When Hollywood Meets CLM

By Linda Frembes posted 07-19-2023 13:24

You may have heard that Hollywood is on strike – two unions representing writers and actors (Writer’s Guild of America (WGA) and Screen Actors Guild – American Federation of Television and Radio Artists (SAG-AFSTRA), respectively) are currently walking the picket lines. Many of the news stories surrounding the unified strike revolves around production shutdowns and the impact on Hollywood-adjacent professions like craft services, set drivers, agents, and the like. So, imagine my surprise when a familiar phrase caught my eye when reading articles about the strike: force majeure. 👀

What is force majeure?

A force majeure clause is common in commercial contracts and is a term that is very familiar to the legal industry. A force majeure refers to unforeseeable circumstances that prevent a person or company from fulfilling a contract. There are three types of force majeure: an act of God, an act of parliament, or an act of man. 
“As one can imagine the strike in Hollywood is causing production delays, as well as economic issues for studios, who rely upon these professionals to create productions that we all consume daily. Though strikes are part and parcel of interacting with unions, they’re not all that common. The last time these unions went on strike was in 1980 when cable television technology disrupted the industry,” says @Prashant Dubey, Chief Strategy Officer at Agiloft.

Dubey continues, “A strike is uncommon enough that contracts between studios and networks, streaming services, and other distribution channels likely have provisions in them, called force majeure. These provisions provide parties an “out” in the event, that unpredictable or unplanned situations like strikes occur.”

Why Hollywood (and everyone else) needs CLM

While many in the legal community are very familiar with force majeure clauses, non-legal professionals like Hollywood actors and writers are quickly learning that this two-word phrase carries a lot of weight and potential impact. Vulture reports that the Association of Talent Agents sent its members a 22-page summary of the unions’ force majeure provisions in anticipation of it being used to suspend or terminate production deals.
The WGA strike, which is entering its second month, is on the doorstep of triggering 60-day (or 90-day if the strike continues) force majeure clauses that put lucrative development deals in jeopardy. SAG-AFSTRA faces a similar looming timeline with their contracts and clauses as their strike enters the second week.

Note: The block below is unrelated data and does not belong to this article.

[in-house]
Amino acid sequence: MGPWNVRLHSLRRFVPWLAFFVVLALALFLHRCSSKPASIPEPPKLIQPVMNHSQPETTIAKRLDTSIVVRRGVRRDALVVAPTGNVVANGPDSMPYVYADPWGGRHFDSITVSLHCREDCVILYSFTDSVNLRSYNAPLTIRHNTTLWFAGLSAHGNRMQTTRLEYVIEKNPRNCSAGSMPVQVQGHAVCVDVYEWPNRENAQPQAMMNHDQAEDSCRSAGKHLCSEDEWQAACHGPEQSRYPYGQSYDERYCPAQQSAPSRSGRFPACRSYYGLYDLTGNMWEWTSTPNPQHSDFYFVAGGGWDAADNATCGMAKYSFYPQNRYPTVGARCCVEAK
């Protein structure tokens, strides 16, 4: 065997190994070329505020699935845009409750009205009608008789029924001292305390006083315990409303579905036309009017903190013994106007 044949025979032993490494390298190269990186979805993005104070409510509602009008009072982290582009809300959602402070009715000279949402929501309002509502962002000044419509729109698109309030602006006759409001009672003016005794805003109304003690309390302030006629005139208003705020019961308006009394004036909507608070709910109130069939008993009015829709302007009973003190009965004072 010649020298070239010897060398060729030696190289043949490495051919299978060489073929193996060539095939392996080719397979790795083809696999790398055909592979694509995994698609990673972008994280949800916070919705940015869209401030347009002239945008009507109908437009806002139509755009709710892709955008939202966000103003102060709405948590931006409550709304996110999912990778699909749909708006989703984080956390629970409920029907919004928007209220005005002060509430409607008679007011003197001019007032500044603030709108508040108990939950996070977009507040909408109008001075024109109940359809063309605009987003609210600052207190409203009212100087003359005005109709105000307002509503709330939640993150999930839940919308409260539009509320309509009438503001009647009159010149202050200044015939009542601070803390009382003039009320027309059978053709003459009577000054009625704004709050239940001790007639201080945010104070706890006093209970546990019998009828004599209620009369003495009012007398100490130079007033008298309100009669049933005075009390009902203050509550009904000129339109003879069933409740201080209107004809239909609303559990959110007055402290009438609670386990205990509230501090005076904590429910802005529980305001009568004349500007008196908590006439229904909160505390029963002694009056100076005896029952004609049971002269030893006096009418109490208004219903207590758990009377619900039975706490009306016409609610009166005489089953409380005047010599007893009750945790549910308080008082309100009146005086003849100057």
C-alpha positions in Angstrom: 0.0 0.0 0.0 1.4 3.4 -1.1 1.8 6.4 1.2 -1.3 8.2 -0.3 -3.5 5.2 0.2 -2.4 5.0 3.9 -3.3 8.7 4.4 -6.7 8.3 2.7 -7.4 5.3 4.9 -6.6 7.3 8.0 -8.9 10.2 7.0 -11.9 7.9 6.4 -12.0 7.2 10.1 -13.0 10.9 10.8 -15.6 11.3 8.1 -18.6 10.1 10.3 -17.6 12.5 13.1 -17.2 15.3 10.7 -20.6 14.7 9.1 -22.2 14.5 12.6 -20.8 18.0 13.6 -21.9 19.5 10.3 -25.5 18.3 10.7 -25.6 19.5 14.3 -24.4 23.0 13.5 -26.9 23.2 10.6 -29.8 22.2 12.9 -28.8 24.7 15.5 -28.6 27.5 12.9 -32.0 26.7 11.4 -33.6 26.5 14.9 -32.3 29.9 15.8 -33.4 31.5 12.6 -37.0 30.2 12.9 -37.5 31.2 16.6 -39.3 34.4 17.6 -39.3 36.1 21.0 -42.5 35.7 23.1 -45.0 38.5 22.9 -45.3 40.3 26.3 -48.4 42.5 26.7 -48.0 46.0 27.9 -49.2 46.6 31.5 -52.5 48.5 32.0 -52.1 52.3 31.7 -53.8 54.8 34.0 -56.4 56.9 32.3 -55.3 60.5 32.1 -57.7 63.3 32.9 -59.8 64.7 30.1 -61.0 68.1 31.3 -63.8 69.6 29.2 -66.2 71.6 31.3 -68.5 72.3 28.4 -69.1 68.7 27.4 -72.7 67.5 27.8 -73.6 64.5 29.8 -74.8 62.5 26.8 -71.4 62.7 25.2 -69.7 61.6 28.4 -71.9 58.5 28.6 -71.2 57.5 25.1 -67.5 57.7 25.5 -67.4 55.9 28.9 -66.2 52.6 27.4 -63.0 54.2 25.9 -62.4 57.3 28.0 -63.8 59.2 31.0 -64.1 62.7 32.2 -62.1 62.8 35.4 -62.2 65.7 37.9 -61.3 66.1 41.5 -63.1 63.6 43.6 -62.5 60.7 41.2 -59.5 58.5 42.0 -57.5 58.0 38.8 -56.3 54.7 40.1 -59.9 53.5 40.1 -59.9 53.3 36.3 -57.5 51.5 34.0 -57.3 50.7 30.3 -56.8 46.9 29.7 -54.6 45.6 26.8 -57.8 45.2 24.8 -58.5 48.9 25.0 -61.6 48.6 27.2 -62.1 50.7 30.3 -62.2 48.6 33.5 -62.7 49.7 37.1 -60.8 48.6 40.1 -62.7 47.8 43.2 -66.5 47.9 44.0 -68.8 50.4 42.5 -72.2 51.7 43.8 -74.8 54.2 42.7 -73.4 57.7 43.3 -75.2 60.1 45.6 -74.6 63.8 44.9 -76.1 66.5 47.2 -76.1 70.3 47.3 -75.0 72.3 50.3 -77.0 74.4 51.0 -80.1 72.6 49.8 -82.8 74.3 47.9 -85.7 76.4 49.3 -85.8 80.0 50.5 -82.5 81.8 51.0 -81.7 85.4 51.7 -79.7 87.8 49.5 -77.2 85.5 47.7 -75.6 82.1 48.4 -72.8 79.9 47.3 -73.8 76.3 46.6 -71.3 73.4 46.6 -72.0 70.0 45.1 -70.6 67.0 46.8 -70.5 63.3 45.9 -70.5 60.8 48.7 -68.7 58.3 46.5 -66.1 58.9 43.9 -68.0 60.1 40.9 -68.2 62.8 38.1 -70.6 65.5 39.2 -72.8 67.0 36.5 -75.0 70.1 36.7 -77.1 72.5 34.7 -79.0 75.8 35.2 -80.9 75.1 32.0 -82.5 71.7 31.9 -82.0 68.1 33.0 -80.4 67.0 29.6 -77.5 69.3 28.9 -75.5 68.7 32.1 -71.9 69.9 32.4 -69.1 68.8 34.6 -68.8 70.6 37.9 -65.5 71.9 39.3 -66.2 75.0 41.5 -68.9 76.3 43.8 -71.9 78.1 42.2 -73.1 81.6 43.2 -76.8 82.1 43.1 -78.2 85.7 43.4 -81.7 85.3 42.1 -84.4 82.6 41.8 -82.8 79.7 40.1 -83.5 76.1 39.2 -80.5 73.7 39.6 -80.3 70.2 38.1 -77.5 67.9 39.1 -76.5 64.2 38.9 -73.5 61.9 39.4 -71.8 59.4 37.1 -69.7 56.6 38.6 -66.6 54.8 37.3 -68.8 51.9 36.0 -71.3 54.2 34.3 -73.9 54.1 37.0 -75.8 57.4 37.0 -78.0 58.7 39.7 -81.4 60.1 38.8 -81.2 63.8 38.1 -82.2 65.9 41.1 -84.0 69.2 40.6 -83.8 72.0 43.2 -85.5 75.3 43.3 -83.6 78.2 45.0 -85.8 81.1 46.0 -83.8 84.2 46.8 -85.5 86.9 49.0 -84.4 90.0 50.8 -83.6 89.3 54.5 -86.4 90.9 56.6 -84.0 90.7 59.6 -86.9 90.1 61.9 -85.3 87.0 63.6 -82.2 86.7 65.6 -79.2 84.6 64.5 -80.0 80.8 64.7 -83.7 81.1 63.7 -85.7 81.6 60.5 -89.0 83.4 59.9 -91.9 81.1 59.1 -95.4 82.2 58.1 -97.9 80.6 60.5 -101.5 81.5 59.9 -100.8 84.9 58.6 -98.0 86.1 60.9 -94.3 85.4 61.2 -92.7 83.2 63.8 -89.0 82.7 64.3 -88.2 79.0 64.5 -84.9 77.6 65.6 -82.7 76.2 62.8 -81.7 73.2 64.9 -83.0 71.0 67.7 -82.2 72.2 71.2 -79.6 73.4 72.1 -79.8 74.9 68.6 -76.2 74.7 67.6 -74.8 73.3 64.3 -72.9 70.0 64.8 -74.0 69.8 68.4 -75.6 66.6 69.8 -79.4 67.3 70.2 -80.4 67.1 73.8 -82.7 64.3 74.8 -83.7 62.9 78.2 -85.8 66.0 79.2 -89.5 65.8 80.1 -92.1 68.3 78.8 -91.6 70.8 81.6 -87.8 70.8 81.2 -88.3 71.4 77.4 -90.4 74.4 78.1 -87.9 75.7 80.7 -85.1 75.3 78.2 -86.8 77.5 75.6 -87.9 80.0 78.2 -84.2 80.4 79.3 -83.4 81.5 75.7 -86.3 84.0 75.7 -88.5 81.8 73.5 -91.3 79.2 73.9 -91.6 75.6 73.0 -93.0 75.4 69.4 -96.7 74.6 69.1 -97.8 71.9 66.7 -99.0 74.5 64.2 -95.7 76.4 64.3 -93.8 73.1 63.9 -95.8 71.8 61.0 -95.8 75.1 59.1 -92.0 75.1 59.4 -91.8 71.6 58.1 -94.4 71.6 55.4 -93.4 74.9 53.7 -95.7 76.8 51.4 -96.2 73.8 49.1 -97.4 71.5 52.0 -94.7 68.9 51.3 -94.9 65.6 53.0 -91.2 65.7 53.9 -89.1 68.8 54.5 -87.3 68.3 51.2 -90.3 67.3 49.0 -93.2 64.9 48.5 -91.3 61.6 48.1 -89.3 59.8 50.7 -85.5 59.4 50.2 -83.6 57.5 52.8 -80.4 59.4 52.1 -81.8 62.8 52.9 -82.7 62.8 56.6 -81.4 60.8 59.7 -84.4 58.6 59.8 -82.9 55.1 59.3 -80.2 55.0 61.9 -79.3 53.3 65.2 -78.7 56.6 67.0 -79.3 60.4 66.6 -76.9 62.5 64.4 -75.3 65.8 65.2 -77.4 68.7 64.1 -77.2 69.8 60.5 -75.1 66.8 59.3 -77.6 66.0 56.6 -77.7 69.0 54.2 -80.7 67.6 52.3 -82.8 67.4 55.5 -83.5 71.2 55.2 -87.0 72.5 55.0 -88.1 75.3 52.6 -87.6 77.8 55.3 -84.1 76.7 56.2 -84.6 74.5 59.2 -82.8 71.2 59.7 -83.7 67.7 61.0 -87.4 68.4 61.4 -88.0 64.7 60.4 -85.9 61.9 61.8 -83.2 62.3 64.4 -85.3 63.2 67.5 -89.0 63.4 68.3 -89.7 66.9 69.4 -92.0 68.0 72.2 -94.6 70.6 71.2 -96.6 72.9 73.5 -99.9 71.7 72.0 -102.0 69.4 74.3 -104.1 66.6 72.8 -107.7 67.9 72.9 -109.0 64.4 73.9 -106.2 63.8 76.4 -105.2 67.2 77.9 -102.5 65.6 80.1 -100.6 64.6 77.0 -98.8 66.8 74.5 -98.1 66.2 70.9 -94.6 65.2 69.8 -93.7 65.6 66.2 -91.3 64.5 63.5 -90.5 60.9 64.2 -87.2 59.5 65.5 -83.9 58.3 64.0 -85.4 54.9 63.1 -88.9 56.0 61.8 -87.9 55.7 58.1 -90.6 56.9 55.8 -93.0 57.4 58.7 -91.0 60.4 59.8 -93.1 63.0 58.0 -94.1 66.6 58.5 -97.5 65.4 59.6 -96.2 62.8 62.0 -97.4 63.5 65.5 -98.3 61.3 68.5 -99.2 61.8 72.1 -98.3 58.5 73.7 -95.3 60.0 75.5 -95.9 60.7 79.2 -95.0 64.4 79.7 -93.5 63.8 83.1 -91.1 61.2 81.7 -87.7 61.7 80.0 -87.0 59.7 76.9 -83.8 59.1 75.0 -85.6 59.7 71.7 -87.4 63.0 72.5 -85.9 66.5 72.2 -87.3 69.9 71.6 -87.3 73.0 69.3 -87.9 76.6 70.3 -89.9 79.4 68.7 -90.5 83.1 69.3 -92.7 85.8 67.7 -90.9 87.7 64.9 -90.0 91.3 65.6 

“In this situation, contracts likely also have provisions around remedies to alleviate some of the burden upon downstream recipients of the outputs of studios. How can these contracts be proactively managed such that when a strike does occur, there isn’t a huge scramble to try to determine remedies and remediation?” adds Dubey. “One of the most foundational steps to avoid a mad scramble is to have a single source of truth, contract repository housed in a Contract Lifecycle Management (CLM) software platform, with all the relevant provisions and metadata, extracted and attributed to the contracts.”
Dubey explains, “A CLM platform allows all contracts to be searched based on force majeure provisions, or relationships, or dates by when obligations need to be fulfilled. In addition to a repository an organization may have a library of provisions that represent precedent agreements that have been made in similar situations. These provisions can be drawn upon to determine how to negotiate with counter parties, to minimize the impact of the disruption. CLM platforms should be able to fluidly allow an organization to create and navigate these libraries.”

What’s Next

The WGA and SAG-AFSTRA unions continue to walk the picket lines, with major sticking points that include the use of AI, residual payments, and studio profits. In the meantime, Hollywood studios and production companies are parsing the details of the contracts to understand the impact of the strike as it approaches force majeure clause deadlines.
“Since the pace of technology change is only going to accelerate, perhaps this can be an opportunity for studios and their actors and crew and downstream customers to all contemplate how they can collaboratively address these changes, so they don’t result in disruptive events such as strikes. This is predicated on human behavior and a desire to avoid conflict,” concludes Dubey. “Sadly, no CLM system can solve fundamentally human challenges….or can it?”

Community members, what are your thoughts about this topic? Discuss in the community!